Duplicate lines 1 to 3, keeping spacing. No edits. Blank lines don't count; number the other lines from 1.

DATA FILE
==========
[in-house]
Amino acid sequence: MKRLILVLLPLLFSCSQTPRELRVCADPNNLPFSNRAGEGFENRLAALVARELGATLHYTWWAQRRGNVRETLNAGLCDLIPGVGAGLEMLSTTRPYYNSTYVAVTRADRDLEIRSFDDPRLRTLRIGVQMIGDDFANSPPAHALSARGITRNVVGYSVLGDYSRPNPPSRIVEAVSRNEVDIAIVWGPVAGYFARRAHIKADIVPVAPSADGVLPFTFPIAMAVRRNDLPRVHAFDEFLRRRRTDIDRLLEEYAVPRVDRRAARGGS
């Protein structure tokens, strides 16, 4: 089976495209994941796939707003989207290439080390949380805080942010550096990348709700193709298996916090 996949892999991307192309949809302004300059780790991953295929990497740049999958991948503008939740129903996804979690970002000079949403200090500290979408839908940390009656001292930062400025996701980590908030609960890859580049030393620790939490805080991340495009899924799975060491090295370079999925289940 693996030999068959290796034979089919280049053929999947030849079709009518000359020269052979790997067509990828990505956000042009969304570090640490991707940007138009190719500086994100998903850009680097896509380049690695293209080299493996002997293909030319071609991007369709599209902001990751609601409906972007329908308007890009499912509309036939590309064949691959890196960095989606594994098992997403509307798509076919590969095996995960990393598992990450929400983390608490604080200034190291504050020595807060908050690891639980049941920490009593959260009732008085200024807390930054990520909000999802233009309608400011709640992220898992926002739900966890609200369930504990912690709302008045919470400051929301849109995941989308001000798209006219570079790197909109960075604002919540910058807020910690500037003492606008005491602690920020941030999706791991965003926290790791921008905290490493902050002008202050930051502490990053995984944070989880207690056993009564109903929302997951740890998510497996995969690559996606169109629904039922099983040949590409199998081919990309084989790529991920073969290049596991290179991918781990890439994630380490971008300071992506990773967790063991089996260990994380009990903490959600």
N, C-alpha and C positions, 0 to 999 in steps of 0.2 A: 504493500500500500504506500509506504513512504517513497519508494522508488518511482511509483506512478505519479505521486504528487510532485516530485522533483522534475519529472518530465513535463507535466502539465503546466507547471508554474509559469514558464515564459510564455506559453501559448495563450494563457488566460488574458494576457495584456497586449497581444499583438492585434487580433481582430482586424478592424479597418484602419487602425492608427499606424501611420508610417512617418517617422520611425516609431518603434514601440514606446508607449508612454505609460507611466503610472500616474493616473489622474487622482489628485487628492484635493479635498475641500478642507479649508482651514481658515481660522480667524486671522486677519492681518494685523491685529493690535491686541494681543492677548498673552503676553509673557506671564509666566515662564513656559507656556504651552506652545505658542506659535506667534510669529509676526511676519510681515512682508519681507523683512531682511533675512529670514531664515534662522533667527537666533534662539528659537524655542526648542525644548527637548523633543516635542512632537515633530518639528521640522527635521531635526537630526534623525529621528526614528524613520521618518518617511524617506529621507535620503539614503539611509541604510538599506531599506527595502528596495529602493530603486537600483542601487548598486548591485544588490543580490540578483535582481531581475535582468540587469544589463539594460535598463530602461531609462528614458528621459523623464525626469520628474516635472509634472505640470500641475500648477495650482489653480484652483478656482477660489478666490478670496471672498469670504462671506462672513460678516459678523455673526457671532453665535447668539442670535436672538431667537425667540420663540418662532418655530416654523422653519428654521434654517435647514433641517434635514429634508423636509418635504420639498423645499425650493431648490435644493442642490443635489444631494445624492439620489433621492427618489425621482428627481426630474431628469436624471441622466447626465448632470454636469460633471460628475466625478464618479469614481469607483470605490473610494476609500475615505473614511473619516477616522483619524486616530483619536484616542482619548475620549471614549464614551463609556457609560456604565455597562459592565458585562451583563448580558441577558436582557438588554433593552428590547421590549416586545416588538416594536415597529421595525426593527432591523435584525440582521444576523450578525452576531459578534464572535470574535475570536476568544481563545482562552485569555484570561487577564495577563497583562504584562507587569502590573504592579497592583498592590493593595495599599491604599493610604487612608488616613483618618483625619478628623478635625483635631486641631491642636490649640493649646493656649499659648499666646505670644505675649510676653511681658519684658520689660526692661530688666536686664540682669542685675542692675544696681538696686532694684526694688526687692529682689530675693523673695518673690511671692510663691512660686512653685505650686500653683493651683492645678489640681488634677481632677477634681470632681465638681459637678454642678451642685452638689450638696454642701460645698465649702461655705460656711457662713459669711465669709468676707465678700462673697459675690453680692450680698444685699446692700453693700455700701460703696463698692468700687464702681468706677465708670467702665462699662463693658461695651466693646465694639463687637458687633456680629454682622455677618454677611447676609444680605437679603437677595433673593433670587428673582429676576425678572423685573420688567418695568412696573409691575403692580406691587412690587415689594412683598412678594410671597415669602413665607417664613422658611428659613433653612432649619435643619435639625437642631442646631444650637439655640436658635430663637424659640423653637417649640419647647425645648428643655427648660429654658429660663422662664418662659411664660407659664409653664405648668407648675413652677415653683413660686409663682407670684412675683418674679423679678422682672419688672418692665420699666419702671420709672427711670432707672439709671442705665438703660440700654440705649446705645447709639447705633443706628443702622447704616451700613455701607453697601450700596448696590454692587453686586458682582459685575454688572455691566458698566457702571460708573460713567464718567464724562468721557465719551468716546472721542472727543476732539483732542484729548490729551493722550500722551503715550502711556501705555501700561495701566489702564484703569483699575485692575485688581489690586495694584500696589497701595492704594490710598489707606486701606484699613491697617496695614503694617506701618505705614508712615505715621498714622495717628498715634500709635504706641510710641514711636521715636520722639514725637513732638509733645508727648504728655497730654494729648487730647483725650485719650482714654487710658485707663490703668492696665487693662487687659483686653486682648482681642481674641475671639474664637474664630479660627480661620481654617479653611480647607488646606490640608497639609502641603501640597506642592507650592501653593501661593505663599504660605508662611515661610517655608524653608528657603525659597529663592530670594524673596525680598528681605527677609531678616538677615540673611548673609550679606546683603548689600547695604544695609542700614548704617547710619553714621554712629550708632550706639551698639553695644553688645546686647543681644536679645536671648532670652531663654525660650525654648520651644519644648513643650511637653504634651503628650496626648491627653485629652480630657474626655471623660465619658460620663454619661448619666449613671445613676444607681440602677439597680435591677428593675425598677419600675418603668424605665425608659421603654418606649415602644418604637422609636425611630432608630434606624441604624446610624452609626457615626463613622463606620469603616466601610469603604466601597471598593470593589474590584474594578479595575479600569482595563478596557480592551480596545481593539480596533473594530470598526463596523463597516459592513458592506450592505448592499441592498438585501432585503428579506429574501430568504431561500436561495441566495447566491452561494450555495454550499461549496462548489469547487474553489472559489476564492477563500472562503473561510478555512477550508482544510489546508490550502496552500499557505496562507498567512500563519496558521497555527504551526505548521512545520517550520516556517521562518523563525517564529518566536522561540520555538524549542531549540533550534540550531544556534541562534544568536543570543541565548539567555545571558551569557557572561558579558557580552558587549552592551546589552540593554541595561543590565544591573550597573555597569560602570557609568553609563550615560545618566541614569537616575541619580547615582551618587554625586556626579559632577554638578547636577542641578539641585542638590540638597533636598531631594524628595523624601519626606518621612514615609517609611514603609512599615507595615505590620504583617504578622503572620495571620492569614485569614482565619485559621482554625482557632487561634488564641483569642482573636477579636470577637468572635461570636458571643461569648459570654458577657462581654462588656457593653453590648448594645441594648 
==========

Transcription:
[in-house]
Amino acid sequence: MKRLILVLLPLLFSCSQTPRELRVCADPNNLPFSNRAGEGFENRLAALVARELGATLHYTWWAQRRGNVRETLNAGLCDLIPGVGAGLEMLSTTRPYYNSTYVAVTRADRDLEIRSFDDPRLRTLRIGVQMIGDDFANSPPAHALSARGITRNVVGYSVLGDYSRPNPPSRIVEAVSRNEVDIAIVWGPVAGYFARRAHIKADIVPVAPSADGVLPFTFPIAMAVRRNDLPRVHAFDEFLRRRRTDIDRLLEEYAVPRVDRRAARGGS
């Protein structure tokens, strides 16, 4: 089976495209994941796939707003989207290439080390949380805080942010550096990348709700193709298996916090 996949892999991307192309949809302004300059780790991953295929990497740049999958991948503008939740129903996804979690970002000079949403200090500290979408839908940390009656001292930062400025996701980590908030609960890859580049030393620790939490805080991340495009899924799975060491090295370079999925289940 693996030999068959290796034979089919280049053929999947030849079709009518000359020269052979790997067509990828990505956000042009969304570090640490991707940007138009190719500086994100998903850009680097896509380049690695293209080299493996002997293909030319071609991007369709599209902001990751609601409906972007329908308007890009499912509309036939590309064949691959890196960095989606594994098992997403509307798509076919590969095996995960990393598992990450929400983390608490604080200034190291504050020595807060908050690891639980049941920490009593959260009732008085200024807390930054990520909000999802233009309608400011709640992220898992926002739900966890609200369930504990912690709302008045919470400051929301849109995941989308001000798209006219570079790197909109960075604002919540910058807020910690500037003492606008005491602690920020941030999706791991965003926290790791921008905290490493902050002008202050930051502490990053995984944070989880207690056993009564109903929302997951740890998510497996995969690559996606169109629904039922099983040949590409199998081919990309084989790529991920073969290049596991290179991918781990890439994630380490971008300071992506990773967790063991089996260990994380009990903490959600």